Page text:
Yes, celiac disease is an autoimmune disorder. In individuals with Celiac Disease, the ingestion of gluten triggers an immune response that damages the small intestine lining. This autoimmune reaction can lead to various symptoms and complications. Strict adherence to a gluten-free diet is the primary treatment to manage the autoimmune response and alleviate symptoms.

What is an autoimmune disease?

An autoimmune disease occurs when the immune system mistakenly attacks the body's tissues, considering them foreign invaders. This abnormal immune response can lead to inflammation and damage in various organs or systems. In the case of celiac disease, the immune system reacts to gluten, a protein found in wheat, barley, and rye, damaging the small intestine lining.

What causes celiac disease later in life?

While celiac disease is often diagnosed in childhood, it can develop at any age, including later in life. Genetic factors play a role, and certain triggers, such as infections, surgery, pregnancy, or significant stress, may contribute to the onset of celiac disease in genetically predisposed individuals. Understanding potential risk factors can aid in timely diagnosis and management.

Is celiac disease fatal?

Celiac disease itself is not typically fatal, but if left untreated or undiagnosed, it can lead to severe complications and negatively impact overall health. Chronic inflammation and damage to the small intestine can result in malabsorption of nutrients, leading to nutritional deficiencies. Adhering to a strict gluten-free diet is crucial in managing Celiac Disease and preventing associated complications.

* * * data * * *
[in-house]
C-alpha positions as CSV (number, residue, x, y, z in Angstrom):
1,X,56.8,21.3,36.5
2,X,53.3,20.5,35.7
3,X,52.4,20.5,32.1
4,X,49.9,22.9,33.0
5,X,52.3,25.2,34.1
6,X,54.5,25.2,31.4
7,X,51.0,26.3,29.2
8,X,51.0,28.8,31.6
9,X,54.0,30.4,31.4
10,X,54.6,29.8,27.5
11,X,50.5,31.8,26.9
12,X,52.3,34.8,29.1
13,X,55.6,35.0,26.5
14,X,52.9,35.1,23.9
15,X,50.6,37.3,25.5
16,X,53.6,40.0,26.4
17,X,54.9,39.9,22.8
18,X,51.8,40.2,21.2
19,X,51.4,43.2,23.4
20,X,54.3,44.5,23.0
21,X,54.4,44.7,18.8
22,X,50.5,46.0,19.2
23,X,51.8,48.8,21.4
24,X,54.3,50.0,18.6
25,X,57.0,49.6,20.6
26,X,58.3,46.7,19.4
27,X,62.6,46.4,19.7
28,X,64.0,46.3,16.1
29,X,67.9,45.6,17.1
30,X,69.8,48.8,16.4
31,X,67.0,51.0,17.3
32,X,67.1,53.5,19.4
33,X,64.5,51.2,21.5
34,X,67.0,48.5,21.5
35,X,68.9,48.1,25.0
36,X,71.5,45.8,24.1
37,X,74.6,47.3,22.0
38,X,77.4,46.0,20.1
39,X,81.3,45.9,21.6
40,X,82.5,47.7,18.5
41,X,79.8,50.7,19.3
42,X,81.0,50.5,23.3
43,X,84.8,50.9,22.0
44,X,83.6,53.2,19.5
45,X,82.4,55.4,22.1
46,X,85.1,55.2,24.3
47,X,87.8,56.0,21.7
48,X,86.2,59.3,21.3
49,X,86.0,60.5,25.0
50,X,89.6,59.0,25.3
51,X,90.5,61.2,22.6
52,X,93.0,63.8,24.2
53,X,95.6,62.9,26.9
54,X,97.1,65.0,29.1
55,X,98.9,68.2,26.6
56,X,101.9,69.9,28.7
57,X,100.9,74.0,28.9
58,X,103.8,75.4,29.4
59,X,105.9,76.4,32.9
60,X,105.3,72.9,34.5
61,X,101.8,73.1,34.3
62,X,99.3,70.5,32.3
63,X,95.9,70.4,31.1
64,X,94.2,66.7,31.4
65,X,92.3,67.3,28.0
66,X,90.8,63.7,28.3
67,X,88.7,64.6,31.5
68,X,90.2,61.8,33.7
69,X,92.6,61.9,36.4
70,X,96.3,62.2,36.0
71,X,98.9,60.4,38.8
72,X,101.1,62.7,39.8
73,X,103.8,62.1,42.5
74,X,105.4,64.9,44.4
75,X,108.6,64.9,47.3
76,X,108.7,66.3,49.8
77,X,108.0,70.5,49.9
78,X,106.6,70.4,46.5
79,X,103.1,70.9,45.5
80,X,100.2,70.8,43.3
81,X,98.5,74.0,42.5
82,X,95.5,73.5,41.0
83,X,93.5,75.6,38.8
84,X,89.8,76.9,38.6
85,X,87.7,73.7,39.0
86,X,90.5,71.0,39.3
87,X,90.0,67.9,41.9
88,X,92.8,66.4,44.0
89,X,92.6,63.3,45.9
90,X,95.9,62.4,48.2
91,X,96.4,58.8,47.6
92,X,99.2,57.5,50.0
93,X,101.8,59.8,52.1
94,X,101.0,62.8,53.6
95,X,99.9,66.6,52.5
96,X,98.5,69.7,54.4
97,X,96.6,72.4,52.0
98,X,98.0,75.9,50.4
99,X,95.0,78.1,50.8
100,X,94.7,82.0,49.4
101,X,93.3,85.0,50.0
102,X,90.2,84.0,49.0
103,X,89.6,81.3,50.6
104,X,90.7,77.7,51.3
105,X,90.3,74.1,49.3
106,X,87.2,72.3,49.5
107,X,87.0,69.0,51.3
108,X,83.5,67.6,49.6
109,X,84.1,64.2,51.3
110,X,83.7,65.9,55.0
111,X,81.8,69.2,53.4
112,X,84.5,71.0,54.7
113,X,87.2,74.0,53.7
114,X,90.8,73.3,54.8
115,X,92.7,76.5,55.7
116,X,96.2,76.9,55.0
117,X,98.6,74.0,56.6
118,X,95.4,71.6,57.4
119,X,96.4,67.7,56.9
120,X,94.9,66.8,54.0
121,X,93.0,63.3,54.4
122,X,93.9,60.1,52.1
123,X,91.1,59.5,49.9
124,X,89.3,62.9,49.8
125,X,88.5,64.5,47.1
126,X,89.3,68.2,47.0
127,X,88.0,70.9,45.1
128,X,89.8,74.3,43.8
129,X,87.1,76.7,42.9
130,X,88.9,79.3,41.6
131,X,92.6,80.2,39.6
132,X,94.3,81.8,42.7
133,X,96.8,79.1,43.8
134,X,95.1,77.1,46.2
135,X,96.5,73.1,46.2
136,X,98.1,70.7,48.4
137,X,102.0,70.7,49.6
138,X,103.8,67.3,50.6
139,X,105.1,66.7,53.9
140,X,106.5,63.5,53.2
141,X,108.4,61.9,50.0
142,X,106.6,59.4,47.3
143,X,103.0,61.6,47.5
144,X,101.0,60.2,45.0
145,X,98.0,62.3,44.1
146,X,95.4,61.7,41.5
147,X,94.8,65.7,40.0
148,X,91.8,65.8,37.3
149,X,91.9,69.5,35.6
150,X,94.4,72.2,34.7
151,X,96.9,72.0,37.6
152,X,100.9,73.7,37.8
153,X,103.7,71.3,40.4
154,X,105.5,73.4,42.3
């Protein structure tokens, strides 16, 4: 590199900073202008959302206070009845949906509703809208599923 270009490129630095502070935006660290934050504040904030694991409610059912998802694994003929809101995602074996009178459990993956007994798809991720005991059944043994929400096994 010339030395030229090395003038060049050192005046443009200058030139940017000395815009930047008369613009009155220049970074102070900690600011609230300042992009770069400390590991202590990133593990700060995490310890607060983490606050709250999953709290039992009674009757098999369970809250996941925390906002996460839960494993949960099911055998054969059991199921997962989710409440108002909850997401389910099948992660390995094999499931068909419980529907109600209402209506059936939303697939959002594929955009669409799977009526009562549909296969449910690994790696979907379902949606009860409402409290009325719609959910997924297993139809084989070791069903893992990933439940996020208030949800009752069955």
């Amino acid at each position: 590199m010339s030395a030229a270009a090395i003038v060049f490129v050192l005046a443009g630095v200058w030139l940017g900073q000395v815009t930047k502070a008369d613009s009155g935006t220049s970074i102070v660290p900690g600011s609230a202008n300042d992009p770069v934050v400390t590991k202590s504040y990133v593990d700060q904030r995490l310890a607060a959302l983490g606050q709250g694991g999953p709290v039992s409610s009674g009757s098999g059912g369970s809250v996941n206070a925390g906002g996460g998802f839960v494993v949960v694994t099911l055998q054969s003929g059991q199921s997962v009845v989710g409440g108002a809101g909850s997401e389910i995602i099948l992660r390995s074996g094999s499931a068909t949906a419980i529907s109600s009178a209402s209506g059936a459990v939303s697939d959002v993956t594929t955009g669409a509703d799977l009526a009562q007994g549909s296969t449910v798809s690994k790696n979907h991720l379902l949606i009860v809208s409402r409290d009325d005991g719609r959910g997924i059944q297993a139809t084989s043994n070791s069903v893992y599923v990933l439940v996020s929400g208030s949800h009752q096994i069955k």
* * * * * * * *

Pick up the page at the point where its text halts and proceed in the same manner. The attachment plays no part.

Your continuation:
Can celiac disease go away?

Celiac disease is a chronic condition that does not go away. However, strict adherence to a gluten-free diet can effectively manage symptoms and promote healing of the small intestine lining. Individuals with Celiac Disease need to maintain a gluten-free lifestyle to prevent ongoing damage and associated health complications.

Is celiac disease a disability?

In some cases, Celiac disease may be considered a disability, particularly if it substantially limits a person's ability to perform major life activities. Legal recognition of celiac disease as a disability varies by jurisdiction. Individuals experiencing challenges due to celiac disease may explore accommodations and protections available under disability laws.

Is celiac disease hereditary?

Yes, celiac disease has a strong genetic component. Individuals with a family history of the condition, especially first-degree relatives like parents or siblings, have an increased risk of developing celiac disease. Genetic testing can help identify susceptibility, but not everyone with the genetic markers develops the disease, indicating that environmental factors also play a role.

What happens if you eat gluten with celiac disease long-term?

Consuming gluten in the long term with celiac disease can lead to persistent damage to the small intestine lining. This chronic inflammation may cause malabsorption of nutrients, leading to nutritional deficiencies, osteoporosis, and an increased risk of other autoimmune disorders. Long-term exposure to gluten can contribute to serious health complications, highlighting the importance of maintaining a gluten-free lifestyle for individuals with celiac disease.

Does celiac disease cause weight gain?

No, celiac disease typically does not cause weight gain. One of the common symptoms of untreated or undiagnosed Celiac Disease is unexplained weight loss. The inflammation and damage to the small intestine lining interfere with the absorption of nutrients, leading to malabsorption and weight loss. People with celiac disease often experience gastrointestinal symptoms, such as diarrhea, abdominal pain, and bloating, rather than weight gain.

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Northeast Digestive Health Center
1070 Vinehaven Drive NE
Concord, North Carolina 28025
Phone: (704)783-1840
Fax: (704)783-1850